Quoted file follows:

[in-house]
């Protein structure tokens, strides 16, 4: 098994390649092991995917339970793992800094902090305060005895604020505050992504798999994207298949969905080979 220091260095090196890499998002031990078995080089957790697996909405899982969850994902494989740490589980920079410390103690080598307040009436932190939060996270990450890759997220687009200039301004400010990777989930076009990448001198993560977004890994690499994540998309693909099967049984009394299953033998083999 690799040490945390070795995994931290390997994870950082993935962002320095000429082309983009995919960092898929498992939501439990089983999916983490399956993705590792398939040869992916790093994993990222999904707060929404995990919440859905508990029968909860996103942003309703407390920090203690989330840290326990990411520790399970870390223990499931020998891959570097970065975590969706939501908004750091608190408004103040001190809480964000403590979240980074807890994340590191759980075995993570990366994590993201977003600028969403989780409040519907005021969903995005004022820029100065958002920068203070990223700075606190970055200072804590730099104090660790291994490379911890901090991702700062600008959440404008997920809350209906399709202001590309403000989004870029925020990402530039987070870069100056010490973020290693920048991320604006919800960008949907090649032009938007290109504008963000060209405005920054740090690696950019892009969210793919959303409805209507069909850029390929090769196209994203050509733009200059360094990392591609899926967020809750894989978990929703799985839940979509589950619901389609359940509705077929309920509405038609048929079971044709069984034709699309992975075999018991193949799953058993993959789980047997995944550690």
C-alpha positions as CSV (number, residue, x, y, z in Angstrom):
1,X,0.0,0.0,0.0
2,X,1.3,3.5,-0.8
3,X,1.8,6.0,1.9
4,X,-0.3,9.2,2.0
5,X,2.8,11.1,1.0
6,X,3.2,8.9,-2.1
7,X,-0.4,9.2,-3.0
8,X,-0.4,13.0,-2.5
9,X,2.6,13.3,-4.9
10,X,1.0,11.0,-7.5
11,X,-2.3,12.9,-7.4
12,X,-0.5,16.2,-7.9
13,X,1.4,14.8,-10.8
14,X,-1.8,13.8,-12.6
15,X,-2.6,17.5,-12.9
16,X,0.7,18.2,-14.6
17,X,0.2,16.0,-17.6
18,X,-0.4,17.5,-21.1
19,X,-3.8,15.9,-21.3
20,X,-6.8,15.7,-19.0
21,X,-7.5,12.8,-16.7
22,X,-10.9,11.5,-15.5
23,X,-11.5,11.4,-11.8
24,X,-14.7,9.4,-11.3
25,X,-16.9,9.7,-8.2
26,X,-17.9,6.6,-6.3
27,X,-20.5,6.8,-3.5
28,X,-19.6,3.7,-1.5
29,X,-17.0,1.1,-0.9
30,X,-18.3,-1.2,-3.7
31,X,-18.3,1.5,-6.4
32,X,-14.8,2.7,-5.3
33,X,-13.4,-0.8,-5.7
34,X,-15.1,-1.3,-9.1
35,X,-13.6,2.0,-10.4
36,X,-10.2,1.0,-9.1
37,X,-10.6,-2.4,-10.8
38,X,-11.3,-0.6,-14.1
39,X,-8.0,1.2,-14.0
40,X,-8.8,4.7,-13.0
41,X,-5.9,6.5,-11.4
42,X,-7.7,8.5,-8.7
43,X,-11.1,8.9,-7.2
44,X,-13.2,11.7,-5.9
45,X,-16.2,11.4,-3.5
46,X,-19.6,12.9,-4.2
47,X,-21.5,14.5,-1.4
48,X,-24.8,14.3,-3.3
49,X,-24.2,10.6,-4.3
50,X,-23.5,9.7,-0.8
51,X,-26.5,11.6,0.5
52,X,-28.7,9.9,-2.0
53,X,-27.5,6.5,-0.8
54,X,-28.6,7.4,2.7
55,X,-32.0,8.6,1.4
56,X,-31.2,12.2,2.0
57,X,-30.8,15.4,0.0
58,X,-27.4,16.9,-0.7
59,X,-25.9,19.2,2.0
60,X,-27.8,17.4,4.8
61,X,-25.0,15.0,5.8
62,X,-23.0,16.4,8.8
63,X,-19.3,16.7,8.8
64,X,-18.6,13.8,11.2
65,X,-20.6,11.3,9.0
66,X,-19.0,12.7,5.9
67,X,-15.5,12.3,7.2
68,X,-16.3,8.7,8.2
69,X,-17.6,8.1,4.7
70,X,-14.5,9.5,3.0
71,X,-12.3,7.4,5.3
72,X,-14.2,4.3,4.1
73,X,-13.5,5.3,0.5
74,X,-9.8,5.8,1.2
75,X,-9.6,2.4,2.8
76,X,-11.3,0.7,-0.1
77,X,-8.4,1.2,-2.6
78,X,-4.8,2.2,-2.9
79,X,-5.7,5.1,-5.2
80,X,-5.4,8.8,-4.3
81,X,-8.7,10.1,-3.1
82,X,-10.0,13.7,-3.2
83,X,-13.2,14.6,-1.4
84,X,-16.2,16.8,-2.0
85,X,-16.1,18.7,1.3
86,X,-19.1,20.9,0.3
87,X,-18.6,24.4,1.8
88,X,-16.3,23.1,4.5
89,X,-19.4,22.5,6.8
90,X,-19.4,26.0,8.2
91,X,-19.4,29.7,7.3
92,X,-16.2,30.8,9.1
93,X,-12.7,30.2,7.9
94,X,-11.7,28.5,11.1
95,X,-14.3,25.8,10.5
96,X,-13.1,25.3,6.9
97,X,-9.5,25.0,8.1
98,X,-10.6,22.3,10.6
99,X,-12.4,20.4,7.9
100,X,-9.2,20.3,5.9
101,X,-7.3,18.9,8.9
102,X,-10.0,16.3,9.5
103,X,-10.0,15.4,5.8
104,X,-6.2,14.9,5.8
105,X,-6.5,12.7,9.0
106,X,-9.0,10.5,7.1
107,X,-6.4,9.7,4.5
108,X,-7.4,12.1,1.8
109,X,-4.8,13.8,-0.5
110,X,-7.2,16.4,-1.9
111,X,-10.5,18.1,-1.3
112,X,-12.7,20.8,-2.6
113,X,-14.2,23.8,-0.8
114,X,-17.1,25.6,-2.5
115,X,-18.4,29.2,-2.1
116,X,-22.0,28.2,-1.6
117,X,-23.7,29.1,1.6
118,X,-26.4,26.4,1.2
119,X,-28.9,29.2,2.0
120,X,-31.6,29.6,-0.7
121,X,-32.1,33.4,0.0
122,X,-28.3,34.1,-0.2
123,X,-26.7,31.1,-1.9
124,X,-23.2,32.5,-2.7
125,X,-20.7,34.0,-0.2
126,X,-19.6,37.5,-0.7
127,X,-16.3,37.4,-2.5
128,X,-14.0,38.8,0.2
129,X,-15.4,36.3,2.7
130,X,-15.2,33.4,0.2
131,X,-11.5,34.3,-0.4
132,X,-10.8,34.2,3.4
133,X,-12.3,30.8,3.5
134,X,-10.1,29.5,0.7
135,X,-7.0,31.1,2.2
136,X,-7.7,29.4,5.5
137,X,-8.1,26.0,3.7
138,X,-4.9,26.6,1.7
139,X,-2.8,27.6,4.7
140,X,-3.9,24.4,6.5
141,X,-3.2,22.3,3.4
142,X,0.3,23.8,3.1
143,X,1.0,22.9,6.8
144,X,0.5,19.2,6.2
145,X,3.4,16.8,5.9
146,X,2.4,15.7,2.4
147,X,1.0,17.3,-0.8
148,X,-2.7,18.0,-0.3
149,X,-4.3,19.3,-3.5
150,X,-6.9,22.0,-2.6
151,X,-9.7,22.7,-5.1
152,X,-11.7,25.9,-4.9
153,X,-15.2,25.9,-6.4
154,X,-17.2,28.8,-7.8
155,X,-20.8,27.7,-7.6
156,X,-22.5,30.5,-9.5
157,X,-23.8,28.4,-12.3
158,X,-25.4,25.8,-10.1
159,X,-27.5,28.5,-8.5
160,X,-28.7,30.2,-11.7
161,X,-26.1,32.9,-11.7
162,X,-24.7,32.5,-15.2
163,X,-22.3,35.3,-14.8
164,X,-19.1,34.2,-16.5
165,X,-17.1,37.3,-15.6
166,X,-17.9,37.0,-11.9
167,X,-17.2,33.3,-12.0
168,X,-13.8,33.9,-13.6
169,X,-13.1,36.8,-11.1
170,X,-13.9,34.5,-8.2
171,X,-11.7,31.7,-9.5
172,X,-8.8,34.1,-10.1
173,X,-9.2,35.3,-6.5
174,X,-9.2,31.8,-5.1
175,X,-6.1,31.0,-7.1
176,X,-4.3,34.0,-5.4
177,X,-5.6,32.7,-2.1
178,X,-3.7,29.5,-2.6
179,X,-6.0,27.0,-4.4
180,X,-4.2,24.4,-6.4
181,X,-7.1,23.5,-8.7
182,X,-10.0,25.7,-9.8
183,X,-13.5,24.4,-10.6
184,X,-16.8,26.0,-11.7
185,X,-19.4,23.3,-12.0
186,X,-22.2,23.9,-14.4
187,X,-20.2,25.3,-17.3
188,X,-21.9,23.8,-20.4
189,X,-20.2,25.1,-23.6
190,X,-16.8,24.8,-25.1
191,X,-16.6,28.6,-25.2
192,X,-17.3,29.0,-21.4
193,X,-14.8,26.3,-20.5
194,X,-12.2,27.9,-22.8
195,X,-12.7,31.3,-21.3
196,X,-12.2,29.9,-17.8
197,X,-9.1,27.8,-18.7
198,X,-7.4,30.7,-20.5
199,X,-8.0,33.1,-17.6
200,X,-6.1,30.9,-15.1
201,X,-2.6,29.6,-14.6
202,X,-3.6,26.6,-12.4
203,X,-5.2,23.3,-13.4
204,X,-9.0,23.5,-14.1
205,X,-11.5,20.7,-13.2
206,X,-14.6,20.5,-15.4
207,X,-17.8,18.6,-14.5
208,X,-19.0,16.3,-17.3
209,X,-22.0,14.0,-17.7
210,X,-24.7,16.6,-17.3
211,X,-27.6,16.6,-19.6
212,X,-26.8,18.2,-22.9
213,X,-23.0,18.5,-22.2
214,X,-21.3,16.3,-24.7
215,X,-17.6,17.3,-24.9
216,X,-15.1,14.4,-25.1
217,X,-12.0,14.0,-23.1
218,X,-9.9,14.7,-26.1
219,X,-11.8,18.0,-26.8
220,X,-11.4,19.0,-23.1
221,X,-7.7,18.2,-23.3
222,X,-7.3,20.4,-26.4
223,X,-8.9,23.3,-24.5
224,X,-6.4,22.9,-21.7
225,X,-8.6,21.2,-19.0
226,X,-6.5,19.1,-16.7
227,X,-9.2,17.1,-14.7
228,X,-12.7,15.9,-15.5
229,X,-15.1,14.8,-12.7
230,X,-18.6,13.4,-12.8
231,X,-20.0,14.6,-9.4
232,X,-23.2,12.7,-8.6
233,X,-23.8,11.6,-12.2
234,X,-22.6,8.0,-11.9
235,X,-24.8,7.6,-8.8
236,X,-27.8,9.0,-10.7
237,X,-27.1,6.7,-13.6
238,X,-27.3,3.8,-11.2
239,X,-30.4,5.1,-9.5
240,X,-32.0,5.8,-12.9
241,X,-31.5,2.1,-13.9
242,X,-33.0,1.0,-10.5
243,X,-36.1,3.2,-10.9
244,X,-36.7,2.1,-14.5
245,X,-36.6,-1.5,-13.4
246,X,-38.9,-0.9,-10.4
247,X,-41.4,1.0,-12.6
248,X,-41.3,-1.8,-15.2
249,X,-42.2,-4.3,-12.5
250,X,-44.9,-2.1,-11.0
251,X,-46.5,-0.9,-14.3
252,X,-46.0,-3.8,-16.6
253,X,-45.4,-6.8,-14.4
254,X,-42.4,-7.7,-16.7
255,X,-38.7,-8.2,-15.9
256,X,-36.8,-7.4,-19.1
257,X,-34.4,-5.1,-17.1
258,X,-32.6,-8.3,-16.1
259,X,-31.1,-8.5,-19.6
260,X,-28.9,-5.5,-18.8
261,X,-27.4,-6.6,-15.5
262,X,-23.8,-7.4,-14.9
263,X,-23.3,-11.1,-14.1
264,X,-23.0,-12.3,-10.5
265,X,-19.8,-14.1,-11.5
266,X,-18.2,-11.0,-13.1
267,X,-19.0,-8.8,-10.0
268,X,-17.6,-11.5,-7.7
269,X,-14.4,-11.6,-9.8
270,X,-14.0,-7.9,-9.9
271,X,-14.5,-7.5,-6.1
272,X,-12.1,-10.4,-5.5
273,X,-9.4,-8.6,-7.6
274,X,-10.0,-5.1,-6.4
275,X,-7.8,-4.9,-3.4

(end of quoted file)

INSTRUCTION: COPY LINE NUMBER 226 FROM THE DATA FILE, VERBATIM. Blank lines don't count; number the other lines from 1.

223,X,-8.9,23.3,-24.5